• Requirements for Professional Experience programsPlacement in schoolsThe Professional Experience Unit (PEU) will place all Pre-service Teachers in a school for bothProfessional Experience I and Professional Experience II. The PEU will use data supplied by eachPre-service Teacher to match with available school placements. Pre-service Teachers undertakingProfessional Experience II may request a school outside of the Sydney region. Pre-serviceTeachers should check the following action in regards to their professional experience schoolplacement: st ndCheck School placement action by the Pre-service Due 1 H Due 2 H Teacherþ Provide information on the Professional Experience 8 March 9 August Placement Form. Submit to the Professional Experience assignment box 38, K building, Kingswood.þ Note the list of placement schools on the unit’s 28 March 22 August elearning vUWS siteþ Note the list of University Adviser’s on the unit’s 28 March 24 August elearning vUWS siteþ If relevant, submit a Date Variation in paper to the 25 March 19 August Professional Experience assignment box, K building, Kingswood.þ If relevant, apply for School Placement Special 24 March or 26 August or 9 Consideration and submit a paper copy to the 8 April September Professional Experience assignment box, K building, Kingswood.þ Complete your Student Profile and submit to the 31 March 1 September Supervising Teacher on the first Focus Day visit. or close to or close to this this date dateþ Download and print the Attendance Register from the 31 March 1 September unit’s elearning vUWS site and use for the 5 Focus or close to or close to this Days and Block Professional Experience. this date date Submit to the Supervising Teacher/ Professional Experience Coordinator on the first Focus Day.þ Email Supervising Teacher/s name including correct 15 April 16 September spelling to PEU (s.bodnaruk@uws.edu.au)þ Inform Supervising Teacher whether you are 15 April 16 September undertaking Professional Experience I or II so they know which Report to complete.þ When sighting and signing your Report check that it is 10 June 4 November for the correct Professional Experience unit in which you are enrolled.Forms can be accessed and downloaded from the unit’s elearning vUWS site.Secondary Professional Experience Handbook 2011 6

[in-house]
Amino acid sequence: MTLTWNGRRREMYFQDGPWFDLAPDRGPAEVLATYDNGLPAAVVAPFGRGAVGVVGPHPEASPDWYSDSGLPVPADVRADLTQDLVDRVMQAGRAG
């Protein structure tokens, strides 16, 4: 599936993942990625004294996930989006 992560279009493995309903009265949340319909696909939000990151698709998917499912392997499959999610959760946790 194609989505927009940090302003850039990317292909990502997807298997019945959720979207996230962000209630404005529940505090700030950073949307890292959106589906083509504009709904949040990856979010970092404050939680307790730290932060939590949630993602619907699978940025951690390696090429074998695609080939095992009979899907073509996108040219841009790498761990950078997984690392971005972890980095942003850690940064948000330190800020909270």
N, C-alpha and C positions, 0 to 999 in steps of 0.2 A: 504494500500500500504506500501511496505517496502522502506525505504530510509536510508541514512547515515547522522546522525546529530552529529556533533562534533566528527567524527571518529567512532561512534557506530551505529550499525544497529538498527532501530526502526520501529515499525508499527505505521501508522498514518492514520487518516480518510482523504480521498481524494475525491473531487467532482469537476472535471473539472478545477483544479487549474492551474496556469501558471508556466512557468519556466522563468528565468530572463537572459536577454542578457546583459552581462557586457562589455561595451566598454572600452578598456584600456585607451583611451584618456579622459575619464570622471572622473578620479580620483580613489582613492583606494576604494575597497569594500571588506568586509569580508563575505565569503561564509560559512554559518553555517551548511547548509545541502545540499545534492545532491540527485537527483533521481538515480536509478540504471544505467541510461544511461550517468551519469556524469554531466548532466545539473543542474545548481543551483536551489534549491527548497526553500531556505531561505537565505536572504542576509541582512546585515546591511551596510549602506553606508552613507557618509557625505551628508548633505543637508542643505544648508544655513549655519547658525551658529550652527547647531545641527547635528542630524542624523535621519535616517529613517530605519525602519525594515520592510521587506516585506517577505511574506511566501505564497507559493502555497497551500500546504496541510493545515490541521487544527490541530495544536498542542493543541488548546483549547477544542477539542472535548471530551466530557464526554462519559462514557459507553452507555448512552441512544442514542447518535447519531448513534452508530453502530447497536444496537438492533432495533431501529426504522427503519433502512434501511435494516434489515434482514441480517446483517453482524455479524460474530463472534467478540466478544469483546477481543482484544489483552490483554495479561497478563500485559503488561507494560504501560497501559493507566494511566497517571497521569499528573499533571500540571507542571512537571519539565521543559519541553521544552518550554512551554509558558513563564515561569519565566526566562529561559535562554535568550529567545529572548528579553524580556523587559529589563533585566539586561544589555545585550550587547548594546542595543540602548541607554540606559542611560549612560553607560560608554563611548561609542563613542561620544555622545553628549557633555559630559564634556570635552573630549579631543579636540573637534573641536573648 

• 101074 Professional Experience IProfessional Experience I structurePre-service Teachers will teach Years 7–10 classes in one teaching area. Some teaching mayoccur in Year 11 and 12. During this professional experience Pre-service Teachers will be requiredto complete:• Five Focus Days, a compulsory component, consists of 5 full school day visits to prepare for the Block Professional Experience;• Block Professional Experience, a compulsory component, consists of 4 weeks of continuous full school teaching days.Professional Experience I specificationsPre-service Teachers should:• plan, present and evaluate lessons from one teaching area and undertake substantial teaching duties. Lesson plans need to be approved and initialled by the Supervising Teacher well in advance of lessons being taught;• demonstrate satisfactory performance in the basic teaching skills;• demonstrate a range of teaching/learning strategies when designing and implementing a variety of learning experiences, including school, student-centred and teacher-centred approaches;• demonstrate an ability to interact with school staff, school students and the wider community in a variety of school settings;• observe a variety of teaching-learning situations to enrich and diversify approaches to the act of teaching;• explore individual school students learning characteristics e.g. learning styles, self-esteem and their impact upon classroom/school behaviour;• Demonstrate a proficiency in the use of ICT.Five Focus Days for Professional Experience IDuring the 5 Focus Days, Pre-service Teachers will: • observe and reflect on lessons in their subject/Method area; • observe lessons across a range of subjects and classes within their Key Learning Area; • observe a number of different teachers and classes undertaking other subjects in the school curriculum; • ensure the attendance sheet is completed and signed; • organise the classes allocated for the Block Professional Experience with the Supervising Teacher by: o obtaining class timetables, maps of the school and room locations, class lists and teaching programs/units of work/scope and sequence charts; o collecting resource materials for use during the Block; o arranging a daily communication time with your Supervising Teacher during the Block; and o discussing with your Supervising Teacher: o needs of individual classes noting specifically the knowledge and skills students in those classes should have mastered; o procedures to be used and the syllabus content to be delivered in the lessons to be taught during Block; o assessment preparation relevant to the teaching area and shared with the Supervising Teacher.Secondary Professional Experience Handbook 2011 7